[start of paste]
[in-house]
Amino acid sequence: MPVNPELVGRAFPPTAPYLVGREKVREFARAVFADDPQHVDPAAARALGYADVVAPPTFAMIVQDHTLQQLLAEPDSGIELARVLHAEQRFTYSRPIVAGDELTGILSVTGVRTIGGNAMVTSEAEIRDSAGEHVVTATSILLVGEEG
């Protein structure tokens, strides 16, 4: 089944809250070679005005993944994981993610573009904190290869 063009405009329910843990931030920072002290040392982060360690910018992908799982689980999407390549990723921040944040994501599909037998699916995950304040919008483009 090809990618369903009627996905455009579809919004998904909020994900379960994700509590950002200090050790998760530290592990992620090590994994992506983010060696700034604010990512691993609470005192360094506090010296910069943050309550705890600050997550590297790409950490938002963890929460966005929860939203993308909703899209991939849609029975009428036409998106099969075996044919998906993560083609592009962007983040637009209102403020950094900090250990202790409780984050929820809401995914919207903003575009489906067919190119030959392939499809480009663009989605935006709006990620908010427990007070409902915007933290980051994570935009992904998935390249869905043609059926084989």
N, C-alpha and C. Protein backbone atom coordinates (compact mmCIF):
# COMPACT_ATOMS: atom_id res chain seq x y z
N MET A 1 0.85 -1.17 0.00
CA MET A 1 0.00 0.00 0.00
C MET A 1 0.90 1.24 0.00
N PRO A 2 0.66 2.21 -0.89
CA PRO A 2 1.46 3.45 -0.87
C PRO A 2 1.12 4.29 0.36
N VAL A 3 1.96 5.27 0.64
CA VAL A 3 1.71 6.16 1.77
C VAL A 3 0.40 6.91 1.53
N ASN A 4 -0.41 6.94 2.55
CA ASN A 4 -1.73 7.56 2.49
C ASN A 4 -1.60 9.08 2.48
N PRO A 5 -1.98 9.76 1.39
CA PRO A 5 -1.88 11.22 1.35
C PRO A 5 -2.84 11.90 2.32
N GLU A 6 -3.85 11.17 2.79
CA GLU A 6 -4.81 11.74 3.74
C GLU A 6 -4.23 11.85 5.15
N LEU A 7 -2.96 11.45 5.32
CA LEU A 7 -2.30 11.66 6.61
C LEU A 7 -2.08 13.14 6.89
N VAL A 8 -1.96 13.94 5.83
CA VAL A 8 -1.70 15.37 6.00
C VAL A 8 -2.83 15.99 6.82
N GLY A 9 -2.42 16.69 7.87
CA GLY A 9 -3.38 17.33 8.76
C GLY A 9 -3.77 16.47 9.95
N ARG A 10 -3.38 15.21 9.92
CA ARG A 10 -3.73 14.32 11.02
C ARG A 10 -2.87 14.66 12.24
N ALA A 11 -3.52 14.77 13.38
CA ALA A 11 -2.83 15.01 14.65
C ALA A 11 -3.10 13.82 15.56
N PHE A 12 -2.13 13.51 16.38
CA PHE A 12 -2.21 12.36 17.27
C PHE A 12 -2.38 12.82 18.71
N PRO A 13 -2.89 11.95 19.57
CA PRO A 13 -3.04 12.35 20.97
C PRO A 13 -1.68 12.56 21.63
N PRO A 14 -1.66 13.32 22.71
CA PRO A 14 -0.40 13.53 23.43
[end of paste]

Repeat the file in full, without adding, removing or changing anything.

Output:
[in-house]
Amino acid sequence: MPVNPELVGRAFPPTAPYLVGREKVREFARAVFADDPQHVDPAAARALGYADVVAPPTFAMIVQDHTLQQLLAEPDSGIELARVLHAEQRFTYSRPIVAGDELTGILSVTGVRTIGGNAMVTSEAEIRDSAGEHVVTATSILLVGEEG
């Protein structure tokens, strides 16, 4: 089944809250070679005005993944994981993610573009904190290869 063009405009329910843990931030920072002290040392982060360690910018992908799982689980999407390549990723921040944040994501599909037998699916995950304040919008483009 090809990618369903009627996905455009579809919004998904909020994900379960994700509590950002200090050790998760530290592990992620090590994994992506983010060696700034604010990512691993609470005192360094506090010296910069943050309550705890600050997550590297790409950490938002963890929460966005929860939203993308909703899209991939849609029975009428036409998106099969075996044919998906993560083609592009962007983040637009209102403020950094900090250990202790409780984050929820809401995914919207903003575009489906067919190119030959392939499809480009663009989605935006709006990620908010427990007070409902915007933290980051994570935009992904998935390249869905043609059926084989």
N, C-alpha and C. Protein backbone atom coordinates (compact mmCIF):
# COMPACT_ATOMS: atom_id res chain seq x y z
N MET A 1 0.85 -1.17 0.00
CA MET A 1 0.00 0.00 0.00
C MET A 1 0.90 1.24 0.00
N PRO A 2 0.66 2.21 -0.89
CA PRO A 2 1.46 3.45 -0.87
C PRO A 2 1.12 4.29 0.36
N VAL A 3 1.96 5.27 0.64
CA VAL A 3 1.71 6.16 1.77
C VAL A 3 0.40 6.91 1.53
N ASN A 4 -0.41 6.94 2.55
CA ASN A 4 -1.73 7.56 2.49
C ASN A 4 -1.60 9.08 2.48
N PRO A 5 -1.98 9.76 1.39
CA PRO A 5 -1.88 11.22 1.35
C PRO A 5 -2.84 11.90 2.32
N GLU A 6 -3.85 11.17 2.79
CA GLU A 6 -4.81 11.74 3.74
C GLU A 6 -4.23 11.85 5.15
N LEU A 7 -2.96 11.45 5.32
CA LEU A 7 -2.30 11.66 6.61
C LEU A 7 -2.08 13.14 6.89
N VAL A 8 -1.96 13.94 5.83
CA VAL A 8 -1.70 15.37 6.00
C VAL A 8 -2.83 15.99 6.82
N GLY A 9 -2.42 16.69 7.87
CA GLY A 9 -3.38 17.33 8.76
C GLY A 9 -3.77 16.47 9.95
N ARG A 10 -3.38 15.21 9.92
CA ARG A 10 -3.73 14.32 11.02
C ARG A 10 -2.87 14.66 12.24
N ALA A 11 -3.52 14.77 13.38
CA ALA A 11 -2.83 15.01 14.65
C ALA A 11 -3.10 13.82 15.56
N PHE A 12 -2.13 13.51 16.38
CA PHE A 12 -2.21 12.36 17.27
C PHE A 12 -2.38 12.82 18.71
N PRO A 13 -2.89 11.95 19.57
CA PRO A 13 -3.04 12.35 20.97
C PRO A 13 -1.68 12.56 21.63
N PRO A 14 -1.66 13.32 22.71
CA PRO A 14 -0.40 13.53 23.43